MIKE: So what’s, what’s, the sort of different um, different things, um, now a days because of the red tape, what sort of different things does the Carnival have to get funding to pay for to make sure that it happens?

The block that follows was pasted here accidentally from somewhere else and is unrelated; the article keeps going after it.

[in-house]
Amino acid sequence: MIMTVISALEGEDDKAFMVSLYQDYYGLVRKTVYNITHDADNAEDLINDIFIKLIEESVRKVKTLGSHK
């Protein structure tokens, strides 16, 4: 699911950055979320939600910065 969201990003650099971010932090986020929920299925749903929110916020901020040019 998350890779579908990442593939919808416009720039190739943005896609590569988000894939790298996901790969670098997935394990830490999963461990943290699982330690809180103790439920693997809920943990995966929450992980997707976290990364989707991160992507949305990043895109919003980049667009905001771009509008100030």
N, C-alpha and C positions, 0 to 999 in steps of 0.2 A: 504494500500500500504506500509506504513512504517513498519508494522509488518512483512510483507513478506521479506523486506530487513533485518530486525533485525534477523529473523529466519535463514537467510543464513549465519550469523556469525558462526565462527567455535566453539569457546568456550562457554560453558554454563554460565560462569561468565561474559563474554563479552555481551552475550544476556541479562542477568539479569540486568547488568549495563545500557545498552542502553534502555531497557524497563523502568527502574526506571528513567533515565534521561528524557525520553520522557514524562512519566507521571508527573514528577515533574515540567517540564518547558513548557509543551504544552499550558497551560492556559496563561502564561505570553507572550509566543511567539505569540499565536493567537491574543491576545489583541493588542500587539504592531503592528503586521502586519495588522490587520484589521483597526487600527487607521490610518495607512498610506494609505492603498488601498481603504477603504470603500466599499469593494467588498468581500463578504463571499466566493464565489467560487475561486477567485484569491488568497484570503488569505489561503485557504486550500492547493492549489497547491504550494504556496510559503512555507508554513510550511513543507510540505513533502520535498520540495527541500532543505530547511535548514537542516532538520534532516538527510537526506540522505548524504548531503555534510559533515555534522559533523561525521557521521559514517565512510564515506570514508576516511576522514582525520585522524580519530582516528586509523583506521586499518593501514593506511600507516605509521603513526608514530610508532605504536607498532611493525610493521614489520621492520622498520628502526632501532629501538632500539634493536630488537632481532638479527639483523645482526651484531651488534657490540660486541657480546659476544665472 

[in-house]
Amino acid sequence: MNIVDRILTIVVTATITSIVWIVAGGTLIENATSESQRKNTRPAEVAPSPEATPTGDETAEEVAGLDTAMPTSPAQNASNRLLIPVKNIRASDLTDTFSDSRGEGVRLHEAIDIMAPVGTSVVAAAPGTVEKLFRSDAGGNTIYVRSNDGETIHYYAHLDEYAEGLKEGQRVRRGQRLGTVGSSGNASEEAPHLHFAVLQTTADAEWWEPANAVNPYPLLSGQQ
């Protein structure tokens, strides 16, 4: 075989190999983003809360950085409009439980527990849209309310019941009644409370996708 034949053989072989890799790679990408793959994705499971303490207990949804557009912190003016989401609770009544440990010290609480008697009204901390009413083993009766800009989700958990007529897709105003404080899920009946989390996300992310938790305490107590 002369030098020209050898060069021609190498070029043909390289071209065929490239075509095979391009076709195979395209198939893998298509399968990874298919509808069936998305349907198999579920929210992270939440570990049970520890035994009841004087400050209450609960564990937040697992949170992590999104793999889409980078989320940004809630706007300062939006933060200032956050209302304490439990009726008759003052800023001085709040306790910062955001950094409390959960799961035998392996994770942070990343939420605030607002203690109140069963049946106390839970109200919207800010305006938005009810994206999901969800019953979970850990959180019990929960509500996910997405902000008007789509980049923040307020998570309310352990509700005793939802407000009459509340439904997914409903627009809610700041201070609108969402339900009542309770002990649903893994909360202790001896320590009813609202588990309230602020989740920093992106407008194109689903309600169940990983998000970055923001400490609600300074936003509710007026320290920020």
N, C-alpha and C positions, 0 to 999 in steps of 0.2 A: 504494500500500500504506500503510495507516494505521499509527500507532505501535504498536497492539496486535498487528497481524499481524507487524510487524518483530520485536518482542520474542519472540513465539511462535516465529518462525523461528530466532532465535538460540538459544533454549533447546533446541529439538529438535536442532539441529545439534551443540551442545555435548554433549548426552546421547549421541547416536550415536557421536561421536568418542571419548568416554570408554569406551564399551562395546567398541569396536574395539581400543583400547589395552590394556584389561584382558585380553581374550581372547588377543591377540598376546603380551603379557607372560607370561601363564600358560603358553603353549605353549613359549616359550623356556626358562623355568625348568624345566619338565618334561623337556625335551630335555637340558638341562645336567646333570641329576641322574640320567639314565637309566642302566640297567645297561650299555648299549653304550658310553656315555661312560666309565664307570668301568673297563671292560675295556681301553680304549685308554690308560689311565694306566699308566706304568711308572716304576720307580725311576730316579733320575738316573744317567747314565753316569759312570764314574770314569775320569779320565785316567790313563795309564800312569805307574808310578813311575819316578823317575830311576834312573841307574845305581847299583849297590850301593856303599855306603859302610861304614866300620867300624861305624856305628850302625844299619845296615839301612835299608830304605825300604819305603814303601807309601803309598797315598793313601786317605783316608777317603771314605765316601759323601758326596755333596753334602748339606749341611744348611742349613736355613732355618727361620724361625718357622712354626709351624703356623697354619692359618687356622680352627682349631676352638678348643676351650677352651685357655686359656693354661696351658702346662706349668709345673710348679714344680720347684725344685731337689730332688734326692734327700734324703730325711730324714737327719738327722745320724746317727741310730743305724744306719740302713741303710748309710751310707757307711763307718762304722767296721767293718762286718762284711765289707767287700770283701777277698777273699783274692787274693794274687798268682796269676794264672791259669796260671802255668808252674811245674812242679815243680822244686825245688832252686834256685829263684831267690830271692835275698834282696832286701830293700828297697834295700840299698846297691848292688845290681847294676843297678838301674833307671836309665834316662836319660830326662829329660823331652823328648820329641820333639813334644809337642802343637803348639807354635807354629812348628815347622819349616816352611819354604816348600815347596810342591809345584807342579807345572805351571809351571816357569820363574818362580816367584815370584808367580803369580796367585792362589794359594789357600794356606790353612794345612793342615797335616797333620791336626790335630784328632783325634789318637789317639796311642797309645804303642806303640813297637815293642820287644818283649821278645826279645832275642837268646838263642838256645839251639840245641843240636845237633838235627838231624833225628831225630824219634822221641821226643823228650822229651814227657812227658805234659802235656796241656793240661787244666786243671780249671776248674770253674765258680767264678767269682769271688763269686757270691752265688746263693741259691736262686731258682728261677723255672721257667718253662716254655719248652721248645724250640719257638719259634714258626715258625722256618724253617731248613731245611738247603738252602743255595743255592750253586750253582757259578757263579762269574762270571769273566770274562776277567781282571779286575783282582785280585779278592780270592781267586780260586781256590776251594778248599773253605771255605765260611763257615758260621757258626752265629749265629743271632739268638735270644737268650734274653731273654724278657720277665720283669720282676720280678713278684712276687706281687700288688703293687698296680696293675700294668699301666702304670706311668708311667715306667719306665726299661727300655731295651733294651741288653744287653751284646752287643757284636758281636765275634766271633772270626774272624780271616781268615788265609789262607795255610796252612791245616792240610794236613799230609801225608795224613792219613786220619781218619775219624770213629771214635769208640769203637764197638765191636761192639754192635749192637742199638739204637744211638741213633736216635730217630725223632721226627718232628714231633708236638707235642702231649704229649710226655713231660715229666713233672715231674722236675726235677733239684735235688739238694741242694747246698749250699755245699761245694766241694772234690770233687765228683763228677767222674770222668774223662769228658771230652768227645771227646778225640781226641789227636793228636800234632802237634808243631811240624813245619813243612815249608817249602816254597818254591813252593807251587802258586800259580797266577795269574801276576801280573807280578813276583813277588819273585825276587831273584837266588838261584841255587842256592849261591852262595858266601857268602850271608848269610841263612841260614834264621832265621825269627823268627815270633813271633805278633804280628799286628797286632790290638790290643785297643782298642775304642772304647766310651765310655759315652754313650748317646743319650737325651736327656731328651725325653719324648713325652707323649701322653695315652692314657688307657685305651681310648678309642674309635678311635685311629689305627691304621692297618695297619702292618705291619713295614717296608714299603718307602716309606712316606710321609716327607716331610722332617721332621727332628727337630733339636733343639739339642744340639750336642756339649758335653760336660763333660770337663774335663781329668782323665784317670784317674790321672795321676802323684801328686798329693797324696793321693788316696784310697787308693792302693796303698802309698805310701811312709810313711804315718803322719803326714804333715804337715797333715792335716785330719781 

STEVE: Um, on god, um. Well, I could look at our map over there. So we got all of our road closures so each road closure has to have 2 security guards on it then on top of that you have to have the right signage and barriers. Then the security guards have to have radios so there’s all the costs implicated in that. So the precession we had to have stewards walking around the precession to keep people away from the precession and, and keep people off, you know, make sure it goes around the right way. You’ve got to have load of first aiders, we’ve got to have lots of other security around just for people’s health and safety including them on what is going on. When you build a stage, you, you can’t just knock scaffolding together anymore; you have to get it done by a proper staging company. They then have to give you their wind loading err, so when it gets to wind it doesn’t blow over so you need a wind anemometer to make sure the winds not too hard. Then they have to give you their structure calculations to show that the roof is strong, the platform’s strong um, then it has to be inspected by building control to make sure it has gone up properly. When I used to have to do an event in Bath I used to have to get planning permission to put the stage up because it was there for more than 2 or 3 days um, and that we used to have to do then for 6 times yet in the paperwork for different departments. Um, then the stage has a generator, the generator you have to ensure that it’s earthed. Then you have to make sure that nobody can mess with it so you have to fence it off. You have to have fire extinguishers for it, as well as fire extinguishers for the stages. Um, the person, person who connects all the electricity up, got to be err, a proper electrical engineer, you cant just get any, though its quite simple be honest, you cant just get any Joe blogs to come and do it. The PA Company, the Lighting Company have got to provide all their risk assessments. All these people have to fill in risks assessments, their insurance, their, this year they had proper approved contractors to be able to do the work um…